The Path is Home and the Wind is the Path

Getting on the Ferry to at Horseshoe Bay, BC

It’s beautiful here.  I’m on Bowen Island, a twenty minute ride on a ferry from Vancouver.  In some ways, yesterday was one of the days of easiest travel I’ve experienced since 9/11.  Before the day was over, I had flown for 7 1/2 hour, ridden a train, a Vancouver metro bus, a ferry and I had walked in the rain.  So it was also a day filled with a sense of adventure.

When I got to the airport in Vancouver, I met up with others attending this conference including Keith Oglesby, an Episcopal priest who serves a church in Cumming, Georgia. Keith was also the Vice President of Sales for the FedEx Latin America and Caribbean Division in Miami when I was also working with FedEx LAC so we knew each other back then.  At dinner last night, we had a wonderful discussion about the lasting ways in which our FedEx experience has shaped our ministry.  Connection and community and the discovery of a new-old friend.

Then we did some group work that in some respects was the total opposite of our dinner conversation.  While Keith and I had talked about the kind of clarity and accountability we sometimes miss from our corporate days and laughed at how we keep trying to measure the impact of what we do in ministry, the discussion was framed with this question:  “What is the deepest longing that brought you here today?”  I sat at a table with someone who talked at some length about the song Dust in the Wind which I blogged about here a few months ago.  Somehow the conversation then morphed into the connection between longing and belonging and in one of those moments of clarity that are only possible when you started your morning at 4:00 and now your watch, still on EDT,  says it’s 12:30 the following morning, it struck me.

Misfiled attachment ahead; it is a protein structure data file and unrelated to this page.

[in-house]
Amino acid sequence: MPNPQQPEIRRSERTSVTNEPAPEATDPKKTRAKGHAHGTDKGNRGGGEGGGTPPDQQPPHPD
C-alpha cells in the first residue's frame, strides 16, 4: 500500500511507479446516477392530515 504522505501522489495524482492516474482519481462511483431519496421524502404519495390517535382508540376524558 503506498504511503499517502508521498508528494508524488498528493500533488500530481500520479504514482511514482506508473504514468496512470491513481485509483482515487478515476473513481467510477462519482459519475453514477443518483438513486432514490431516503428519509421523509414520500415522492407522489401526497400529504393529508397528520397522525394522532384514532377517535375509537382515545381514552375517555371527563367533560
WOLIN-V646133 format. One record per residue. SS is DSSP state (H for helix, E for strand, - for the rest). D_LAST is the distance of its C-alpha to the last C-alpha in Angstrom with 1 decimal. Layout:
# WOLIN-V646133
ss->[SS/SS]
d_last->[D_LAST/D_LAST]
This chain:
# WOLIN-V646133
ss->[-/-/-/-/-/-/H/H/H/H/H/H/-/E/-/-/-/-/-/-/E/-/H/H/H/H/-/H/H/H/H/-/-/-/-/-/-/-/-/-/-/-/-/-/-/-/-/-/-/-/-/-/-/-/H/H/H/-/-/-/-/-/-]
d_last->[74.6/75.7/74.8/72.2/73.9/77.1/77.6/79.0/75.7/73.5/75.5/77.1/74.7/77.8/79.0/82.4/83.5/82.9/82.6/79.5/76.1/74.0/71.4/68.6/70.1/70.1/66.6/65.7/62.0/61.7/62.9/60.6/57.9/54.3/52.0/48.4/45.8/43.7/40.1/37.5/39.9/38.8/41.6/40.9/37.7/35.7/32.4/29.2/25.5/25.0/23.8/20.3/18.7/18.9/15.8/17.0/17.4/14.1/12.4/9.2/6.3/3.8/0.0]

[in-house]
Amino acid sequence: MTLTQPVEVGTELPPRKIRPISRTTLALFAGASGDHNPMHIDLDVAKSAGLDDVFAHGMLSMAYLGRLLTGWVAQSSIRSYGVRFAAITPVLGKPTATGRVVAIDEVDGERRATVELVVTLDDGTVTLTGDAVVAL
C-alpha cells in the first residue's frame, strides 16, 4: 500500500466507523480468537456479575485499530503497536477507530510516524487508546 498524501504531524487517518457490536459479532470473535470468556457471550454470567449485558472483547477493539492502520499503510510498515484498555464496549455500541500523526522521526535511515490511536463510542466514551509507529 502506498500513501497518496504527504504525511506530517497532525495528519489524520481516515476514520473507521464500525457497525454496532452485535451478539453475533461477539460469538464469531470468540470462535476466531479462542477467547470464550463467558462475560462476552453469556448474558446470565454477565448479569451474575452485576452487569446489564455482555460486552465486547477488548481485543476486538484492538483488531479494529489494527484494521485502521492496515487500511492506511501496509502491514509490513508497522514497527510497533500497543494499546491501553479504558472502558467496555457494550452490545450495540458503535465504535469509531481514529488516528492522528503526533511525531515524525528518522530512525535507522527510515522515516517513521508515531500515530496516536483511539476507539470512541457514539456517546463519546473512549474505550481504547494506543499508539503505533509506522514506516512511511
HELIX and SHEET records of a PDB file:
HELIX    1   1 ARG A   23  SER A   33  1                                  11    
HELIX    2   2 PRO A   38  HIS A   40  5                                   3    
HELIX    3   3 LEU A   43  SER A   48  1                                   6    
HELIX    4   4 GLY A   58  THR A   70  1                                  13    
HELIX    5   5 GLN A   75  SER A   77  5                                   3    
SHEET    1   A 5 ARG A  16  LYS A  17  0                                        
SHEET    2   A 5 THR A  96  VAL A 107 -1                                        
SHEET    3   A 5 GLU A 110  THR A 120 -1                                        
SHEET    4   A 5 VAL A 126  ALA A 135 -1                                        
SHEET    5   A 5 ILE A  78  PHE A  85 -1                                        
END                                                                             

I keep reflecting on the whole notion of home and I have recently come to the conclusion that for me the path is home. That’s why I adore these outings and little adventures.  So it seemed to me last night that the path is the wind.  Being a small speck of dust carried by the wind is a strangely comforting image, quite unexpectedly.  I ran into Keith after 12 years and that, only after having hardly known him at FedEx. Last night, talking about the SFA and vestries (and only a FedExer would know what I mean and it’s too long and boring to explain)  there was a sense of being at home and belonging.  I sort of like that new idea–a child of the wind.  

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